- Forgetting to pay Federal taxes on employees. If you have someone who is helping you grow your business and they are working for you exclusively, they are an employee and NOT a contractor. You are required by law to pay him or her as an employee and to deduct the appropriate federal taxes plus set up a tax account for your company. You will likely need to file Form 940 and 941. Your accountant can help you get everything set up.
- Not filing your Franchise Tax fees at the end of the year, if you’re required to do so. In the state of Texas, if your business is structured as an S CORP or CORP you will need to file an end of the year state franchise report. Normally franchise fees are not owed unless you earn more than $250K in income. Even if your fee is $0, you still have to file a report. Franchise tax calculation is based on the net worth of capital held by the business. Please check your state comptroller’s website for requirements. For Texas businesses visit here: http://comptroller.texas.gov/taxinfo/franchise/
- Not getting an EIN (Employer Identification Number). Think of it as a social security number for your business. EINs must be used by most business entities–corporations, partnerships, and LLCs. Even some Sole Proprietors will need an EIN if they intend to hire employees. To decide if you need to get an EIN or to request one, you can visit the IRS to learn more.
- Not opening a business account. When you are just getting started it seems easier to just start depositing everything to your personal account so you have some operating expenses. DON’T! This is known as commingling funds. Keep your business and personal accounts separate. All expenses for your business should be deducted from your business account. The main reason you should avoid commingling funds is to prevent creditors from being able to get through the corporate protection you set up for your business. There are also tax implications. Here’s a great article that explains why you shouldn’t do it and what tasks fall under this description. Don’t walk, RUN, to your bank or your local credit union to set up a business account today. Plus it’s a great way to start a business relationship with a banker.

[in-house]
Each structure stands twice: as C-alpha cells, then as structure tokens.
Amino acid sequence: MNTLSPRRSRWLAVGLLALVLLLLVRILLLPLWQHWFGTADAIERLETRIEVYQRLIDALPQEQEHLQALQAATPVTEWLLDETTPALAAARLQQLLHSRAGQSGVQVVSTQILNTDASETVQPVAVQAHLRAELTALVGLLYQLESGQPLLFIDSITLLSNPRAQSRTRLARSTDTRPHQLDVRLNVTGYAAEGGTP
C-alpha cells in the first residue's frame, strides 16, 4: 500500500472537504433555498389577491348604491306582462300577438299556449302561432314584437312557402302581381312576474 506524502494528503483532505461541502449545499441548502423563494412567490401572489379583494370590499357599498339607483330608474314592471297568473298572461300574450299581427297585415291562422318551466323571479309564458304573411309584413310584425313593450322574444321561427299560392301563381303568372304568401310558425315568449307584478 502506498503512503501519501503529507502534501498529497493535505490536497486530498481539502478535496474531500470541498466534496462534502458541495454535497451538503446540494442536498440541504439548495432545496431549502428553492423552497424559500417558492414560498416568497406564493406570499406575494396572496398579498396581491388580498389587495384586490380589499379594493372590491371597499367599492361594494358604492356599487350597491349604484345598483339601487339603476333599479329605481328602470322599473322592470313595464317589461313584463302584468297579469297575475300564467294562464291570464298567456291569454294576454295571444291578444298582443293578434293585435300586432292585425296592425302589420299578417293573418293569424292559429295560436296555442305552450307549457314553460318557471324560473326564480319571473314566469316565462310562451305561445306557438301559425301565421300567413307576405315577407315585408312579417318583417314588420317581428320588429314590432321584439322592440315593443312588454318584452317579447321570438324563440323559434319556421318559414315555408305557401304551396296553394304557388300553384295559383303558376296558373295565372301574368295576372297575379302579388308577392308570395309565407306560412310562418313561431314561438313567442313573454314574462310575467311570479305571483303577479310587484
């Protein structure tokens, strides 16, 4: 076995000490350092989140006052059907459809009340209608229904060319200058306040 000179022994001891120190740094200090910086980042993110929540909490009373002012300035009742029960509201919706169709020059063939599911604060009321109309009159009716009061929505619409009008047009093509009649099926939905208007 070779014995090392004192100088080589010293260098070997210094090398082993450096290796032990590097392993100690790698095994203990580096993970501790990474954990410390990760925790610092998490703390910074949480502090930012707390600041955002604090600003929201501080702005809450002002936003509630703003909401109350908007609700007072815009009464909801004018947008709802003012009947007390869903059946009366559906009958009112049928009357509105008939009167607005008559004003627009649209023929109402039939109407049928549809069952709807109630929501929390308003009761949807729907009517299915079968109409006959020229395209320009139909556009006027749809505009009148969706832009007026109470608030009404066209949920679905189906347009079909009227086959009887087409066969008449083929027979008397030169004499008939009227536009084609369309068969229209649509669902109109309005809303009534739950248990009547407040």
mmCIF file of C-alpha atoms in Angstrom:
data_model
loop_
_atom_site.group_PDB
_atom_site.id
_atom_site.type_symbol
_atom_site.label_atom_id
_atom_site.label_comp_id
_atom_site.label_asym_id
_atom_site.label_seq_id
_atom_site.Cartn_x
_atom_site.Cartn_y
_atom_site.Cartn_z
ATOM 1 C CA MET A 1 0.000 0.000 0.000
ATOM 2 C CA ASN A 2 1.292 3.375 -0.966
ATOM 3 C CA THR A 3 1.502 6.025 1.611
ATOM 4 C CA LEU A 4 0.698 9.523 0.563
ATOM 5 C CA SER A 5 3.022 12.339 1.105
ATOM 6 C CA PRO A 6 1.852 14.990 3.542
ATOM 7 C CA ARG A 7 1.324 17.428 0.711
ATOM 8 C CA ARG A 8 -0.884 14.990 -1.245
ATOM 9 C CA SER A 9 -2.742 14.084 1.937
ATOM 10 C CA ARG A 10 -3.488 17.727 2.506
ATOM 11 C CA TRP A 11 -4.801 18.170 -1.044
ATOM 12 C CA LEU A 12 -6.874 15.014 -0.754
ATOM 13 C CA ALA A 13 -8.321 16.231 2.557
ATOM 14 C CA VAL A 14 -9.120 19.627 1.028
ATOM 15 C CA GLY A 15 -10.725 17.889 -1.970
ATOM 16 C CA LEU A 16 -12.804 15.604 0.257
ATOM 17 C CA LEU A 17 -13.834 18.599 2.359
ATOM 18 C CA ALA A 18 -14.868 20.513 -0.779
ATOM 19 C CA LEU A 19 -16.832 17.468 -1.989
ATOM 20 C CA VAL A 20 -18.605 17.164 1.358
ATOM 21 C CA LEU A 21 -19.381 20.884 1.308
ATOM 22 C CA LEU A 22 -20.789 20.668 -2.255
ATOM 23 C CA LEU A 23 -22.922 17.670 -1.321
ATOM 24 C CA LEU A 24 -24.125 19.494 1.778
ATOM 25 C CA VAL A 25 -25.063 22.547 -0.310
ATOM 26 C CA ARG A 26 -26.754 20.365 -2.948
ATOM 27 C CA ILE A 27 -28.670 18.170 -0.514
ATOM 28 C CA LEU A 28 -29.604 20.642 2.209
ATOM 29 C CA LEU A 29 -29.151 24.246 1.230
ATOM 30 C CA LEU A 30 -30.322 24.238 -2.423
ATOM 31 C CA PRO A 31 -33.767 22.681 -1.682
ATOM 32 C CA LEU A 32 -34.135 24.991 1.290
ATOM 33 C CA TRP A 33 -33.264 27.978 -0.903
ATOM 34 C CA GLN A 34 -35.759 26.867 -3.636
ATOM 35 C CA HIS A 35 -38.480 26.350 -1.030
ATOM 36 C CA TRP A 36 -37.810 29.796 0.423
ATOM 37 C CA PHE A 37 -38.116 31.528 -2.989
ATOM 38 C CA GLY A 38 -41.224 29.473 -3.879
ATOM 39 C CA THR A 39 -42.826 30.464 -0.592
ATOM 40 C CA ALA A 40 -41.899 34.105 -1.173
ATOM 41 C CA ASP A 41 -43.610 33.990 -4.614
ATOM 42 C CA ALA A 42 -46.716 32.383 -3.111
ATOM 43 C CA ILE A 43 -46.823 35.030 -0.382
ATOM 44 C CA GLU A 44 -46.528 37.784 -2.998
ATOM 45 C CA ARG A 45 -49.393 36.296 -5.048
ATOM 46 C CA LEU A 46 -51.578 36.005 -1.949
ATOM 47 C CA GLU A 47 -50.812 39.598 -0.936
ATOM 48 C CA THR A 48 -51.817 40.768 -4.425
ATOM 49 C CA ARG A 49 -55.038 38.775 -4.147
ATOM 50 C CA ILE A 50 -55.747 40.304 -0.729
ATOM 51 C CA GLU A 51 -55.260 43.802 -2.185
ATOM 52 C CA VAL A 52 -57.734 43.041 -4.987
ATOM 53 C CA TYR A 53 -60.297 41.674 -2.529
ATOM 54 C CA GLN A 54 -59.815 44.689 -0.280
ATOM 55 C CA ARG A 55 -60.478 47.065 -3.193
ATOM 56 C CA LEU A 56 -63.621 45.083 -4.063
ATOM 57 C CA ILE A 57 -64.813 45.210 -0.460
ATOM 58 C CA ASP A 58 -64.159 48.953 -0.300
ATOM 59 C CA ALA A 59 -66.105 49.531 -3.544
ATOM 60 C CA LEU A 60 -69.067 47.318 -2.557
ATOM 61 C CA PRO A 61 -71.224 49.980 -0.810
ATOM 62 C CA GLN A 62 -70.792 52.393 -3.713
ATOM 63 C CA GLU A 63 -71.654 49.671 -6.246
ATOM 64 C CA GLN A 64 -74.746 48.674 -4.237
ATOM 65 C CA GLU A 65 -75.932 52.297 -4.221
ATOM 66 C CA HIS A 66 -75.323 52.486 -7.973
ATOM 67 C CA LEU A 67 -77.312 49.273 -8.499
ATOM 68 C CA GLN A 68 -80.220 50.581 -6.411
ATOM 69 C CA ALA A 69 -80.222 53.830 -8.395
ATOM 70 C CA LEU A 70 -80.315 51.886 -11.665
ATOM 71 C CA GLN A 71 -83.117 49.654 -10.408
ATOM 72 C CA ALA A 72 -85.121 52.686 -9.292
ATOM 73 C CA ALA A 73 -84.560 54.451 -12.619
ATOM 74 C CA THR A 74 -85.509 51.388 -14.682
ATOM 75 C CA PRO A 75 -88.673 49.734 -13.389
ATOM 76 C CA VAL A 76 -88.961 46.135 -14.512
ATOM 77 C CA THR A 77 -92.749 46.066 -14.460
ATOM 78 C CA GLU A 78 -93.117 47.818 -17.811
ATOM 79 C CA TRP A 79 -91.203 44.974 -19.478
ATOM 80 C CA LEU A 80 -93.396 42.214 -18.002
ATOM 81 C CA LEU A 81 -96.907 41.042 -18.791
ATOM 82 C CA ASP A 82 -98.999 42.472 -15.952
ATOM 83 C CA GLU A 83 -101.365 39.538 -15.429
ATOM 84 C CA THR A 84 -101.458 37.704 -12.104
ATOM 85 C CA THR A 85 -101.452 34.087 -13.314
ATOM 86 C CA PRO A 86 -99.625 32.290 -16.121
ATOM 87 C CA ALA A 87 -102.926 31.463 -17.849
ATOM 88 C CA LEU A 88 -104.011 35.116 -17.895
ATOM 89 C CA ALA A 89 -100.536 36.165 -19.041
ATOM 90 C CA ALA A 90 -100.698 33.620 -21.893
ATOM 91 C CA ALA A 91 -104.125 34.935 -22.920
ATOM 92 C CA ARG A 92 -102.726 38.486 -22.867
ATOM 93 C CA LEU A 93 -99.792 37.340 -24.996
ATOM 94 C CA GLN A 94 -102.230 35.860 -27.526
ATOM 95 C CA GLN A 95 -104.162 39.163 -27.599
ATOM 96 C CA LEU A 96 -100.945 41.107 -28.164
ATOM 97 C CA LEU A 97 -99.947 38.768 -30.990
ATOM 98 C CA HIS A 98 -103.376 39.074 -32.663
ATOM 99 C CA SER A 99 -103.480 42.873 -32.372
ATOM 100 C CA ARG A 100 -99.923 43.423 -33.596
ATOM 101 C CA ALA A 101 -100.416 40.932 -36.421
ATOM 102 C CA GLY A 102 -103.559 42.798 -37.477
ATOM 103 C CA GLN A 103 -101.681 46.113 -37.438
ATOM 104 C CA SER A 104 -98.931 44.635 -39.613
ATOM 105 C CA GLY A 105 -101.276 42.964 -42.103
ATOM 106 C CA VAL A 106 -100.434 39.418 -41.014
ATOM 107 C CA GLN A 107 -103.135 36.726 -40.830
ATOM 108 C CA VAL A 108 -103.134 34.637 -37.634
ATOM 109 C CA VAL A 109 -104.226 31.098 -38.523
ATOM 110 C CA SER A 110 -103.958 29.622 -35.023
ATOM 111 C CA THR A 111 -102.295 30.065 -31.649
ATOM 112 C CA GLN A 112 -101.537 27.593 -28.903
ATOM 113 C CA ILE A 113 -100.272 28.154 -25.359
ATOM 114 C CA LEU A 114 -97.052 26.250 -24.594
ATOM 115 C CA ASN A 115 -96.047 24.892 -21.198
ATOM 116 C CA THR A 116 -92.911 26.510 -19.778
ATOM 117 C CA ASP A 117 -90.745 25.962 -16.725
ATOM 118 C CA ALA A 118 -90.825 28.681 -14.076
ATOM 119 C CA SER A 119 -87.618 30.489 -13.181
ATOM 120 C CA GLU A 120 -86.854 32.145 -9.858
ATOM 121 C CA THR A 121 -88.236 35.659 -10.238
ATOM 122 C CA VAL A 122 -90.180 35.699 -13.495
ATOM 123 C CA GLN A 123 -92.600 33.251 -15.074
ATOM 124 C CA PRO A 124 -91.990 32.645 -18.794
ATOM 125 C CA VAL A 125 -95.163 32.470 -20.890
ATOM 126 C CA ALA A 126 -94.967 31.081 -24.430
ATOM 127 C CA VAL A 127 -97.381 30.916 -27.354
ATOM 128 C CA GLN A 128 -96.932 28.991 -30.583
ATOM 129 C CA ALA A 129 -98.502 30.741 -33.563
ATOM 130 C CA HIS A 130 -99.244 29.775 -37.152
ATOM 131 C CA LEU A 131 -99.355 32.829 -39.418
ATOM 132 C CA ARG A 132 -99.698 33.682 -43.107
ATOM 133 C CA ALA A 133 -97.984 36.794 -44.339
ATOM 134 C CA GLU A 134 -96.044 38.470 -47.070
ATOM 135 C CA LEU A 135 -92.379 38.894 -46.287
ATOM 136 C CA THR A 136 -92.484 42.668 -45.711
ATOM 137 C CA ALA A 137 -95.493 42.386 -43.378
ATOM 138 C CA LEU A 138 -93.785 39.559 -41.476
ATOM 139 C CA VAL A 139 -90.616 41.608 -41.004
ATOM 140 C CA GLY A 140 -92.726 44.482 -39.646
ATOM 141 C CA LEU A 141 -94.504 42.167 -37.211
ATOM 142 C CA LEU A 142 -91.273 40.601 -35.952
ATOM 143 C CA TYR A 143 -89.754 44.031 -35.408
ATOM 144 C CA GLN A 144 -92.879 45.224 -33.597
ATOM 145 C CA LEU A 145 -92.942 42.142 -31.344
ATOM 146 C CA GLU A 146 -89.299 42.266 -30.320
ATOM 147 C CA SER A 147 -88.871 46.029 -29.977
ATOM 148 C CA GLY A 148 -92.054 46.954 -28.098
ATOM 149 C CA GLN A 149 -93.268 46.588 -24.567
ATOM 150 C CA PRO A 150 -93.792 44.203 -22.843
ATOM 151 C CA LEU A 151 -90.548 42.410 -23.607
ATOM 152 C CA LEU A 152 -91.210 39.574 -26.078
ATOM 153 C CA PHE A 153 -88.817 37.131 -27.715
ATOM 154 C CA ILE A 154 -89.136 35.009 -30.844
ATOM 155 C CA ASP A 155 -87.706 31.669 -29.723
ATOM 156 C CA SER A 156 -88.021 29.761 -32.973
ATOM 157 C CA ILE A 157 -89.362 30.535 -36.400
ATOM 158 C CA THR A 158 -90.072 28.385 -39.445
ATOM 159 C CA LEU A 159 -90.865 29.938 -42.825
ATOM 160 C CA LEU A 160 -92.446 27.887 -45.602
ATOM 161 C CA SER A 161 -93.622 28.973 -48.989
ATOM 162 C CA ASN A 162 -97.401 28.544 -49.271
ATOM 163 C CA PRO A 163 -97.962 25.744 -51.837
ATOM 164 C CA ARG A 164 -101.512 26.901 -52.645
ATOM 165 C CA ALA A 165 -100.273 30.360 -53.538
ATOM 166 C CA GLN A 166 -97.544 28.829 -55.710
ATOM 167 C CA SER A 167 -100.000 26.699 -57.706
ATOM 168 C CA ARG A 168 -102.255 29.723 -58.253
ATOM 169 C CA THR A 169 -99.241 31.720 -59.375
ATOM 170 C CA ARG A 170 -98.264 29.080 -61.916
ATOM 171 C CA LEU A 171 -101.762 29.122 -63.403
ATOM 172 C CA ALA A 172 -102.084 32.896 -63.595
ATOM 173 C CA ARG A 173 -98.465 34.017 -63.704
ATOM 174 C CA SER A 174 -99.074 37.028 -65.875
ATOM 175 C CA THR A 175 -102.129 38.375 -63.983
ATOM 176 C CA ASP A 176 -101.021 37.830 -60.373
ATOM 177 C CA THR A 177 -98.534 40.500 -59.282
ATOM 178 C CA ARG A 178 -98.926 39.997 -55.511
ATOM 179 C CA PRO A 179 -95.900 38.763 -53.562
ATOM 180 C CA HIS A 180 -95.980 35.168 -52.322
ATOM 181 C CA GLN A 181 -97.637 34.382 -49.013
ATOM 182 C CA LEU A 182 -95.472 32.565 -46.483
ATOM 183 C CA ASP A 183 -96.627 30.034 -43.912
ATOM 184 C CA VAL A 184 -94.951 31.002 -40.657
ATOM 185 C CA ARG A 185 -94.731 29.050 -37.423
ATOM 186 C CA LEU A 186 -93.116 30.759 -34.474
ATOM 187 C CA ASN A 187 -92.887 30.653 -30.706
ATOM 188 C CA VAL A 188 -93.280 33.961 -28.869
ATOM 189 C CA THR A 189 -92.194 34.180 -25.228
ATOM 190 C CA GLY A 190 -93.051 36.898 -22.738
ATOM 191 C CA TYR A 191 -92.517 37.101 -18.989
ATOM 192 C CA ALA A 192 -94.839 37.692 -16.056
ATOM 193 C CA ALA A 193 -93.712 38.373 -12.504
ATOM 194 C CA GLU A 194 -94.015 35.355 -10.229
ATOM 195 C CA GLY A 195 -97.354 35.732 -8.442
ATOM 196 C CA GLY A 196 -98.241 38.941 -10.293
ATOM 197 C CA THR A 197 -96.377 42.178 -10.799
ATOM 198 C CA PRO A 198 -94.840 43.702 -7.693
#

- Not keeping track of any personal funds you put into the business. So you transfer some money into your business account until a client pays you, as many entrepreneurs do, but you don’t notate it. MISTAKE! Every time you deposit funds make sure you note it as a deposit from your personal funds and not income from a client. The IRS doesn’t know the origin of cash into your account unless you denote it. A year or two from now you won’t even remember where that deposit came from and if you ever get audited you’ll want to be able to answer this question or you may end up paying even more taxes.
- Not keeping good records on all income and expenses. Use a good system for logging this information. Trust me it will make your taxes easier and give you a good way of looking at your profit and loss statements every month. It can also be a great way to set goals and look at the financial health of your business. A great option is to buy an application like QuickBooks Premier (a one-time $300 software purchase) instead of paying for cloud-based systems which usually end up costing more in the long run.
I hope this post helped you to understand the importance to taking care of the accounting and financial details of running your business. If you set your business up correctly from the start, it will make sure that you can grow a solid and sustainable business so you can focus on doing the work you truly love.